Eliot School in Boston visited the open house for Boston Family Boat Building and her reports is as follows:
On Saturday, I attended an Open House at Boston Family Boat Building's new workshop on Fan Pier. It was a warm day, and as I approached a large sloop sailed past, slicing through wind and water, close to shore. I imagined myself on board and experienced a rush of liberation.
It took BFBB's founder, John Rowse, five years to convince a big waterfront developer to give him free space. The temporary building, good for this year, contains two spacious workrooms with plate glass windows overlooking the harbor. John told me that the students often ask to eat their lunch on the sea wall.
BFBB works with fifth graders from Haley Elementary School. The students go sailing in the fall, then spend the winter in small groups building dinghies, which they donate to the Courageous Sailing program on Jamaica Pond. In spring, they conduct oral history interviews with African Americans in the maritime trades.
John and his volunteers take selected students on a sailing trip in Maine, and pay close attention to individual kids. On Saturday, a 7th grader was hanging around the workshop with his mom. He told me he wants to be an engineer when he grows up. BFBB helped him go on, after fifth grade, to build a bike with Bikes Not Bombs and find a place at Match Charter School.
It would be wonderful to find ways, over time, to create pathways for students to take what they gain from BFBB and our programs at the Eliot School, and carry them forward in both mastery and enjoyment throughout their middle school years, laying a groundswell for expansive lives as adults. I left BFBB's new space feeling uplifted and inspired. I encourage you to visit next time you are in Boston.The Boston Family Boat Building model is a thing other communities can emulate, even those without water. For example, take what is best in your community. In assessment of community resources, ask, "What are the things unique about us, and answer the question, how can we use what we are to make our education of our students interesting and unique?" The highest standards of education should not be a thing measured on standardized tests, but rather be the answer to this question... "How do we take the best of who we are as a community and apply it directly to the education of our kids?" The highest standards for education are not those set by the federal or state governments but are achieved when unique communities are engaged in the making of unique schools, diverse, artistic, creative, calling forth the best from our kids, teachers and ourselves.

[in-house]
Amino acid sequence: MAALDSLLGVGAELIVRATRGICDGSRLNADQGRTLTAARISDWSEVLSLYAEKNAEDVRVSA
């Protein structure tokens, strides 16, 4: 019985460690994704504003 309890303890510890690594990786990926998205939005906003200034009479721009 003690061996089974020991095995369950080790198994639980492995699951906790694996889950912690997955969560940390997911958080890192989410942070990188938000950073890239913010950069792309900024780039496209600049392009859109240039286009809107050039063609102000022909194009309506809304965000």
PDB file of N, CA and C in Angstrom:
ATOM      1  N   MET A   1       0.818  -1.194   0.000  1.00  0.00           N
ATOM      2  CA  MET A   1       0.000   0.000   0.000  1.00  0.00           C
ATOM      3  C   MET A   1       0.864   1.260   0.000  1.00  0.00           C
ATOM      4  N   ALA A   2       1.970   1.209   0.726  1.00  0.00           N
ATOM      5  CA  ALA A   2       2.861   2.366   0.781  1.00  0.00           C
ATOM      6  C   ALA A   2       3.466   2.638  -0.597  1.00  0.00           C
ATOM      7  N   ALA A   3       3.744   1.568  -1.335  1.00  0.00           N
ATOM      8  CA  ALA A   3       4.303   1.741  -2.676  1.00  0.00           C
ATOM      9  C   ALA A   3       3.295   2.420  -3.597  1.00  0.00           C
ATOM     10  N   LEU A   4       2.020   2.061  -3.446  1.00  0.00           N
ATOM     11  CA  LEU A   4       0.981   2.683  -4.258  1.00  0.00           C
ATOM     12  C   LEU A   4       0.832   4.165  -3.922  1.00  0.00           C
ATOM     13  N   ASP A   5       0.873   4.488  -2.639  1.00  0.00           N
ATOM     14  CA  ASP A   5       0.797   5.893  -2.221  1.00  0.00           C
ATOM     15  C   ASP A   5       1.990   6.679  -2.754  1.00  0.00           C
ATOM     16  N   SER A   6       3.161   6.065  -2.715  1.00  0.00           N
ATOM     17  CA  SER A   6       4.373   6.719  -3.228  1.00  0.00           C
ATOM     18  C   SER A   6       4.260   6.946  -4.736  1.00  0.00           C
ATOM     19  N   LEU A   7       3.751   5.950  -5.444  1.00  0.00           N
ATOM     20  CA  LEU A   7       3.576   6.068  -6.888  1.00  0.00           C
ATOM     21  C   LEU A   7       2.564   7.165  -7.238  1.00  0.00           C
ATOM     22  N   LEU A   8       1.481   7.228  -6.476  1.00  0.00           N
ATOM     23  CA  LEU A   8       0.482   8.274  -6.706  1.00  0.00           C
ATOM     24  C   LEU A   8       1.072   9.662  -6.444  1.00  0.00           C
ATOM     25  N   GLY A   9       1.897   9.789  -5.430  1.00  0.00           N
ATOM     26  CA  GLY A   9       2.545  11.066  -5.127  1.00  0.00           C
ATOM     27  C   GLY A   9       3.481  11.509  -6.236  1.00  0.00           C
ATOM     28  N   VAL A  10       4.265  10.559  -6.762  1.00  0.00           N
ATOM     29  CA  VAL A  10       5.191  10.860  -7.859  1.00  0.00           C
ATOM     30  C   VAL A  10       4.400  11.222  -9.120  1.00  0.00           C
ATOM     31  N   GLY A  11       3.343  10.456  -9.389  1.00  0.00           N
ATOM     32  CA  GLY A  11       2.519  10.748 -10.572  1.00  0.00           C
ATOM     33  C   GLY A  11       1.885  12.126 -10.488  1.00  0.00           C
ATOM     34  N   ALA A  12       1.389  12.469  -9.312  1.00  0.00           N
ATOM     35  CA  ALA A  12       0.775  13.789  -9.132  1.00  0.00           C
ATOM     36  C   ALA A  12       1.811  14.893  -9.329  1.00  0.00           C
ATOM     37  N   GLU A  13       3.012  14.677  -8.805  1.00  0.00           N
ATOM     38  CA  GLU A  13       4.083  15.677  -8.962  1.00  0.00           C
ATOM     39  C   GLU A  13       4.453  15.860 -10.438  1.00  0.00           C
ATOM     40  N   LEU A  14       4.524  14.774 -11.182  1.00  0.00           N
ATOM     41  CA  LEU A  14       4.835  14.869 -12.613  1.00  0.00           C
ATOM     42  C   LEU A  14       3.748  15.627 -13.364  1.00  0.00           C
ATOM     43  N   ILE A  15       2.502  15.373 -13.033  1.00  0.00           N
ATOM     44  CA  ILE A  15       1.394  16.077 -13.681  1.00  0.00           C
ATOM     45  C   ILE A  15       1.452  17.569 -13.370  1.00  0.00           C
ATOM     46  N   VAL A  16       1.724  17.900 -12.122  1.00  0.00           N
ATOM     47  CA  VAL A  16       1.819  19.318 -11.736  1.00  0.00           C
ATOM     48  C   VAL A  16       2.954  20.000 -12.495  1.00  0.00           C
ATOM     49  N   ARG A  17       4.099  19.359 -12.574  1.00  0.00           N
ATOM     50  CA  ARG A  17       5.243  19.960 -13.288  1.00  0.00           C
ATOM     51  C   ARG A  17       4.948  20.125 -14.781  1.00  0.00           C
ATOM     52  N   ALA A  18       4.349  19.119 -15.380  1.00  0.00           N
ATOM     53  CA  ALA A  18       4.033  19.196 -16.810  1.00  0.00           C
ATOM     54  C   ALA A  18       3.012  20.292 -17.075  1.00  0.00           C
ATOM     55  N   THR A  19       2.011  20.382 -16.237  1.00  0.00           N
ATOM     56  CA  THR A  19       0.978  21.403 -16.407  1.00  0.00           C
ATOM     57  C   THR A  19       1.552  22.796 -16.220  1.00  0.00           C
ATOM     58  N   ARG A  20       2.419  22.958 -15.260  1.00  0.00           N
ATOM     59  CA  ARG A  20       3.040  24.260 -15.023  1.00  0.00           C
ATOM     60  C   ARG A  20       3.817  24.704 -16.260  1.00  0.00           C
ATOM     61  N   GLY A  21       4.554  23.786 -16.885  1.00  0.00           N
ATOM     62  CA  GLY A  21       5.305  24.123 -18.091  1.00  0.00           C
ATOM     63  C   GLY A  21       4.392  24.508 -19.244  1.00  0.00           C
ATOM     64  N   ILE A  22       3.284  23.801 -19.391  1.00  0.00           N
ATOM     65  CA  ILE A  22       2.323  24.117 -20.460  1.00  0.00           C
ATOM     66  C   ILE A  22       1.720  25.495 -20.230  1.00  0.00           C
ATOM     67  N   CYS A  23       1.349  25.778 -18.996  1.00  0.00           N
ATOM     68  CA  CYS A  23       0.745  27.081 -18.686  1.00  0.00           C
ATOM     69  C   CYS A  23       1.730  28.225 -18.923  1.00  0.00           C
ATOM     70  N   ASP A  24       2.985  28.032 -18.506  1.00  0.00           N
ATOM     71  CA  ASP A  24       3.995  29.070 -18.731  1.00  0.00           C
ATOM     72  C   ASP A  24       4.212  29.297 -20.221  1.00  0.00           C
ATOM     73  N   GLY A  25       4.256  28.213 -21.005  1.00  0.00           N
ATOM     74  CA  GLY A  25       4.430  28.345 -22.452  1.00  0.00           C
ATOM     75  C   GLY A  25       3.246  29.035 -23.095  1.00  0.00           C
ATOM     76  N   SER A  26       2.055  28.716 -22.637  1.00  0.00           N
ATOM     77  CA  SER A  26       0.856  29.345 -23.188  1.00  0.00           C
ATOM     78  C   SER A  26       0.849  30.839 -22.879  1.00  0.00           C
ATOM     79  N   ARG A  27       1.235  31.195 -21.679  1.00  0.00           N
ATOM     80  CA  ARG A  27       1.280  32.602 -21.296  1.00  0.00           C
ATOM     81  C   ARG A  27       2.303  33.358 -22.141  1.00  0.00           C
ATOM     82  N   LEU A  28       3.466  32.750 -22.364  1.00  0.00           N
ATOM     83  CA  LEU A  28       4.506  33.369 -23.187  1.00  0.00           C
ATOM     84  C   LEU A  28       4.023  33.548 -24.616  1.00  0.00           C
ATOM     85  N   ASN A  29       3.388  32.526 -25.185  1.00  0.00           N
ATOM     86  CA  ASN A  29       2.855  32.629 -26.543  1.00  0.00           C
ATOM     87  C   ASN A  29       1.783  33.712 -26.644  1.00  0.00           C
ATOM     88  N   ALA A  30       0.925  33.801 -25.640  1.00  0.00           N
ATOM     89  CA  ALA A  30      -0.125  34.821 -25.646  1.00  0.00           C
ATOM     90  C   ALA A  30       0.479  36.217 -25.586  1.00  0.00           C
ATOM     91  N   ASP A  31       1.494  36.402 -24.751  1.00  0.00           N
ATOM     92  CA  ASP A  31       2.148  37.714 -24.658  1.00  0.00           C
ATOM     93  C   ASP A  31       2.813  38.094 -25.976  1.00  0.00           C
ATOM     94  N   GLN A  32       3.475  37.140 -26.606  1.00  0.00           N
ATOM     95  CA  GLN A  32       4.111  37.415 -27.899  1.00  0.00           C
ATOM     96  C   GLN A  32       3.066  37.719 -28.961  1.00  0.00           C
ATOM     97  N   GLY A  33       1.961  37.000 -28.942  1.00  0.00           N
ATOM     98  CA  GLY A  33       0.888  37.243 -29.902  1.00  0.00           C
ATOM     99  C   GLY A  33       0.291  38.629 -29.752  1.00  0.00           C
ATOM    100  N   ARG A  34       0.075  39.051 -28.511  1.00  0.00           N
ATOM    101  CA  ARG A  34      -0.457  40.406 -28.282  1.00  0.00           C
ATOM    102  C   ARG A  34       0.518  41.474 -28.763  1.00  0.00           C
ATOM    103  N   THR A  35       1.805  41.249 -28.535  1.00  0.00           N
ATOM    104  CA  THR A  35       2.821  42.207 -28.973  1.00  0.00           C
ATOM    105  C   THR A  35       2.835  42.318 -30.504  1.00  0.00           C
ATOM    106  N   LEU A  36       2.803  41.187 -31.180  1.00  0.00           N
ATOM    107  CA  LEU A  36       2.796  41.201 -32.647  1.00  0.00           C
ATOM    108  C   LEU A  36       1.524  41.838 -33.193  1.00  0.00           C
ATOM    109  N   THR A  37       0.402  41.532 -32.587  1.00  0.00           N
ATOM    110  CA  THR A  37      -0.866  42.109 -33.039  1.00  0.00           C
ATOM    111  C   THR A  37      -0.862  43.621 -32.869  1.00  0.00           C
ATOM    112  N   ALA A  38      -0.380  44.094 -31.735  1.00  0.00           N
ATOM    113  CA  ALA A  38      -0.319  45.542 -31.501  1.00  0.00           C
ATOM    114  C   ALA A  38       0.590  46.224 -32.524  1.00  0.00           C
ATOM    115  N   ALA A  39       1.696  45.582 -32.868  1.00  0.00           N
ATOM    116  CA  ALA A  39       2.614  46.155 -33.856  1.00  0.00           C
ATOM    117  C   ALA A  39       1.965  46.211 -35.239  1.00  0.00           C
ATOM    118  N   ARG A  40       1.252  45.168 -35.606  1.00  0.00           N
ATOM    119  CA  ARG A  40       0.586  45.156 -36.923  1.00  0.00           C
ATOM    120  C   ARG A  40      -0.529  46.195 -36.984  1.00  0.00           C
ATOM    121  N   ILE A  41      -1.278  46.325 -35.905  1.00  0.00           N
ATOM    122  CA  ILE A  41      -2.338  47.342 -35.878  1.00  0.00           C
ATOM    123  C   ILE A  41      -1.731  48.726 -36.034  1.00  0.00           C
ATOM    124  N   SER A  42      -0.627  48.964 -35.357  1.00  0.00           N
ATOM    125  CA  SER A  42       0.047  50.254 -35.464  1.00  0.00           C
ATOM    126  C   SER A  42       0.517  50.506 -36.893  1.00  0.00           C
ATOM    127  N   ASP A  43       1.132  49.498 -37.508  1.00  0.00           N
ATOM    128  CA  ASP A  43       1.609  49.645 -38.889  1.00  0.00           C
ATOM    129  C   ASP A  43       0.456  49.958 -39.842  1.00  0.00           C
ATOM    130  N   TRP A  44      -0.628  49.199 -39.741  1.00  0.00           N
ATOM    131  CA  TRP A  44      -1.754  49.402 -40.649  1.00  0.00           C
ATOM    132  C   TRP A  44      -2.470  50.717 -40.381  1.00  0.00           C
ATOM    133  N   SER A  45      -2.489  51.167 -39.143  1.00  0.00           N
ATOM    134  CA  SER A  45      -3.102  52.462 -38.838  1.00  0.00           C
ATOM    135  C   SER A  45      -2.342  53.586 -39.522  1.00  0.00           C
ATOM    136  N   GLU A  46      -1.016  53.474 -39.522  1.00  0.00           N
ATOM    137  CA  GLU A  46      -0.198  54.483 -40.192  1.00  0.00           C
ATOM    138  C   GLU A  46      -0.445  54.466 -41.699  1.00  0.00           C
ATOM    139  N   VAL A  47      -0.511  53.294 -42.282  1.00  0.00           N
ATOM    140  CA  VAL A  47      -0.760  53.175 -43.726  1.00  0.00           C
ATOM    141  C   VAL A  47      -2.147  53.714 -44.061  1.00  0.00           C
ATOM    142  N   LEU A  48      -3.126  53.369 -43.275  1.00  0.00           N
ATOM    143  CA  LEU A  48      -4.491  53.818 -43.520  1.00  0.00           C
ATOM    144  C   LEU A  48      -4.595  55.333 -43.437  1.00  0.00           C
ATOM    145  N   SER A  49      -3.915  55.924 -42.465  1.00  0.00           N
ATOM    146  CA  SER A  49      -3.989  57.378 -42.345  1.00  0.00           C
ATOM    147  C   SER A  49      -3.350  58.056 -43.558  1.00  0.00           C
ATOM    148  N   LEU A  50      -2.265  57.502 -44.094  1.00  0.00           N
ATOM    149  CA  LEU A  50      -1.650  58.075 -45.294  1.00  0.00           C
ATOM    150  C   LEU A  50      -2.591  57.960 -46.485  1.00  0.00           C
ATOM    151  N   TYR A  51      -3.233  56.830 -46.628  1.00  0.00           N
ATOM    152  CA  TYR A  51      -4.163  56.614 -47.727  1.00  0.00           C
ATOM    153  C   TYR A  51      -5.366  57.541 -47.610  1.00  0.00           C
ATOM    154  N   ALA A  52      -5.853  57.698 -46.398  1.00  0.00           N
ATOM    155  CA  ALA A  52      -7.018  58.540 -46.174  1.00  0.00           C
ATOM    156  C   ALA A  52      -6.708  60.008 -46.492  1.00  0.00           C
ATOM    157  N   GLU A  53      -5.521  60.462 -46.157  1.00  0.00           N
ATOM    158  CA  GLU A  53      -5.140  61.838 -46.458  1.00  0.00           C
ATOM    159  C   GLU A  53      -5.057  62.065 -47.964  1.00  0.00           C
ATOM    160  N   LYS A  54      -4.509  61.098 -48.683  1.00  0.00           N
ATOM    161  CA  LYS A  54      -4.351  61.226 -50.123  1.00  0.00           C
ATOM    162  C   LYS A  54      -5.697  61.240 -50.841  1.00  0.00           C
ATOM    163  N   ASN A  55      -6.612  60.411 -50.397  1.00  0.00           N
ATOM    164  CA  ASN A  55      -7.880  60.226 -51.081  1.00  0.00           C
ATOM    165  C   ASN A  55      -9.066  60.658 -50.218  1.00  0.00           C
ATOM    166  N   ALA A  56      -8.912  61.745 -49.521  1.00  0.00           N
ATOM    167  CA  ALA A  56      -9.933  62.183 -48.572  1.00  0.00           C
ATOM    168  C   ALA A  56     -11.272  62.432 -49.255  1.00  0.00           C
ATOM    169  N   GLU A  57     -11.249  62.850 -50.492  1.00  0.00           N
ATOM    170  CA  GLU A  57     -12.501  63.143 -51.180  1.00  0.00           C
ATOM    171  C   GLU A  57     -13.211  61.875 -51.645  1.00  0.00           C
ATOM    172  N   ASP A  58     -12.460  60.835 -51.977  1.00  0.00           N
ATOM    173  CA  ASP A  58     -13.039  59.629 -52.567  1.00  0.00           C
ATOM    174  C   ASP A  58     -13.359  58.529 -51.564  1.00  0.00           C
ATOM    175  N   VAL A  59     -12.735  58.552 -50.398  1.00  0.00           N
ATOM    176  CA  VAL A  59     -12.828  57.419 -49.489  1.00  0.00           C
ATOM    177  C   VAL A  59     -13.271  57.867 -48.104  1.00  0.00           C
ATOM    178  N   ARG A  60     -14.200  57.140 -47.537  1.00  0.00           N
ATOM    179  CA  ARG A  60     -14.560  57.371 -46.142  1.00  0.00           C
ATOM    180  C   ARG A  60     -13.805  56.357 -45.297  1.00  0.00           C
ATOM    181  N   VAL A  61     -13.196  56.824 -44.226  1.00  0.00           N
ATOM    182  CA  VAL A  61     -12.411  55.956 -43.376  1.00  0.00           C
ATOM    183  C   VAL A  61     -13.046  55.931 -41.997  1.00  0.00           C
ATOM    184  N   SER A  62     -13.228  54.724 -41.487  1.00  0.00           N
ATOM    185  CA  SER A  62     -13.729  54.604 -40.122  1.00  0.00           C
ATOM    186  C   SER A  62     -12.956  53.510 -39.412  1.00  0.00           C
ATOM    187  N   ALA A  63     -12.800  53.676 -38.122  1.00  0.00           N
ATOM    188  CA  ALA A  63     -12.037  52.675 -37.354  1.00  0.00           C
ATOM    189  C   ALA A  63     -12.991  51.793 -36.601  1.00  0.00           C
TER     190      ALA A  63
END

In the CSS woodshop today, the first, second and third grade students made boxes for tops. The project was challenging. We will finish it next week. The 7th, 8th and 9th grade students supplemented their study of the trees and forests with a study of woods, making a collection of various species of Arkansas hardwoods.
Here in Eureka Springs, we have no ocean at hand, but we do have wealth in the arts and natural forest resources that call the hands to make useful beauty from wood.
Make, fix and create...